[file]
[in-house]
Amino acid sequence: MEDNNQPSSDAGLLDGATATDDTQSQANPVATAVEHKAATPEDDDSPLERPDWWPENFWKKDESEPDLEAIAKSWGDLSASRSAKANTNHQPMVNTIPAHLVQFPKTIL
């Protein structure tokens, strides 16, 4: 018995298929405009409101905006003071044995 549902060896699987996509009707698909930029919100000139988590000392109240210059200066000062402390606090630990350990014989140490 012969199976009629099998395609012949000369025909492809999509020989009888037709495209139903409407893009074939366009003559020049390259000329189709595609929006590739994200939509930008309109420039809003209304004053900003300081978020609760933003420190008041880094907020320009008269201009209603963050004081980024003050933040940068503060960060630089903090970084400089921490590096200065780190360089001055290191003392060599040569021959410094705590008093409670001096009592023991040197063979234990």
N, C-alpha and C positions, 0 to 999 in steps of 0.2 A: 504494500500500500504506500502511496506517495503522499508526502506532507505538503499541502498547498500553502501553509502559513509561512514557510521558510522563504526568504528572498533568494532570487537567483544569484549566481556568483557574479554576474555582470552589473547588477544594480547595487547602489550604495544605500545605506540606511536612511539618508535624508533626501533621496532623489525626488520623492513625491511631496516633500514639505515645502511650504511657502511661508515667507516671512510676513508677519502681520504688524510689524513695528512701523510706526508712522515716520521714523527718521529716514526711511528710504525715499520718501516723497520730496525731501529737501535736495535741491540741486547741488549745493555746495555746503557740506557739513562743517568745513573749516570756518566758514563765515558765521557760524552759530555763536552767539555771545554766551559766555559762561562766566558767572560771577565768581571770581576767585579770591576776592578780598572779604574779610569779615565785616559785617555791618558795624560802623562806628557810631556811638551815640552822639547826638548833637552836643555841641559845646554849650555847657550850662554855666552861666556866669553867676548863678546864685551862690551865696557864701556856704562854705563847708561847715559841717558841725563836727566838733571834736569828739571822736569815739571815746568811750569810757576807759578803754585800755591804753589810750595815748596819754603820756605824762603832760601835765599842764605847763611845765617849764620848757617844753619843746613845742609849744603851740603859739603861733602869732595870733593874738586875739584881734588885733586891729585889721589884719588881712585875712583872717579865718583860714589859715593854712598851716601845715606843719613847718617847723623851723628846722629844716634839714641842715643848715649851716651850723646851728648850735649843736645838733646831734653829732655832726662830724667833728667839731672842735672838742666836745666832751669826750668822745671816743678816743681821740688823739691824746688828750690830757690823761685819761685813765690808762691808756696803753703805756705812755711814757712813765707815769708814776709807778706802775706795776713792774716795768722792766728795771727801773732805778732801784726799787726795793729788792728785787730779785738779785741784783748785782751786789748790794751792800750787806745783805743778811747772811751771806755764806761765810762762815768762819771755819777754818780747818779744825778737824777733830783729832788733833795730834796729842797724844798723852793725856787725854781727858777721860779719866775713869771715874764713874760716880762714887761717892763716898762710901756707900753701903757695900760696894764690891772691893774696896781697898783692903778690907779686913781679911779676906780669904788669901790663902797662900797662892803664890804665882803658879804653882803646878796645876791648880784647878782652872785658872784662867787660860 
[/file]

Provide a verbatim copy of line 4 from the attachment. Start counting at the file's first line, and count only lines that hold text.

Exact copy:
N, C-alpha and C positions, 0 to 999 in steps of 0.2 A: 504494500500500500504506500502511496506517495503522499508526502506532507505538503499541502498547498500553502501553509502559513509561512514557510521558510522563504526568504528572498533568494532570487537567483544569484549566481556568483557574479554576474555582470552589473547588477544594480547595487547602489550604495544605500545605506540606511536612511539618508535624508533626501533621496532623489525626488520623492513625491511631496516633500514639505515645502511650504511657502511661508515667507516671512510676513508677519502681520504688524510689524513695528512701523510706526508712522515716520521714523527718521529716514526711511528710504525715499520718501516723497520730496525731501529737501535736495535741491540741486547741488549745493555746495555746503557740506557739513562743517568745513573749516570756518566758514563765515558765521557760524552759530555763536552767539555771545554766551559766555559762561562766566558767572560771577565768581571770581576767585579770591576776592578780598572779604574779610569779615565785616559785617555791618558795624560802623562806628557810631556811638551815640552822639547826638548833637552836643555841641559845646554849650555847657550850662554855666552861666556866669553867676548863678546864685551862690551865696557864701556856704562854705563847708561847715559841717558841725563836727566838733571834736569828739571822736569815739571815746568811750569810757576807759578803754585800755591804753589810750595815748596819754603820756605824762603832760601835765599842764605847763611845765617849764620848757617844753619843746613845742609849744603851740603859739603861733602869732595870733593874738586875739584881734588885733586891729585889721589884719588881712585875712583872717579865718583860714589859715593854712598851716601845715606843719613847718617847723623851723628846722629844716634839714641842715643848715649851716651850723646851728648850735649843736645838733646831734653829732655832726662830724667833728667839731672842735672838742666836745666832751669826750668822745671816743678816743681821740688823739691824746688828750690830757690823761685819761685813765690808762691808756696803753703805756705812755711814757712813765707815769708814776709807778706802775706795776713792774716795768722792766728795771727801773732805778732801784726799787726795793729788792728785787730779785738779785741784783748785782751786789748790794751792800750787806745783805743778811747772811751771806755764806761765810762762815768762819771755819777754818780747818779744825778737824777733830783729832788733833795730834796729842797724844798723852793725856787725854781727858777721860779719866775713869771715874764713874760716880762714887761717892763716898762710901756707900753701903757695900760696894764690891772691893774696896781697898783692903778690907779686913781679911779676906780669904788669901790663902797662900797662892803664890804665882803658879804653882803646878796645876791648880784647878782652872785658872784662867787660860 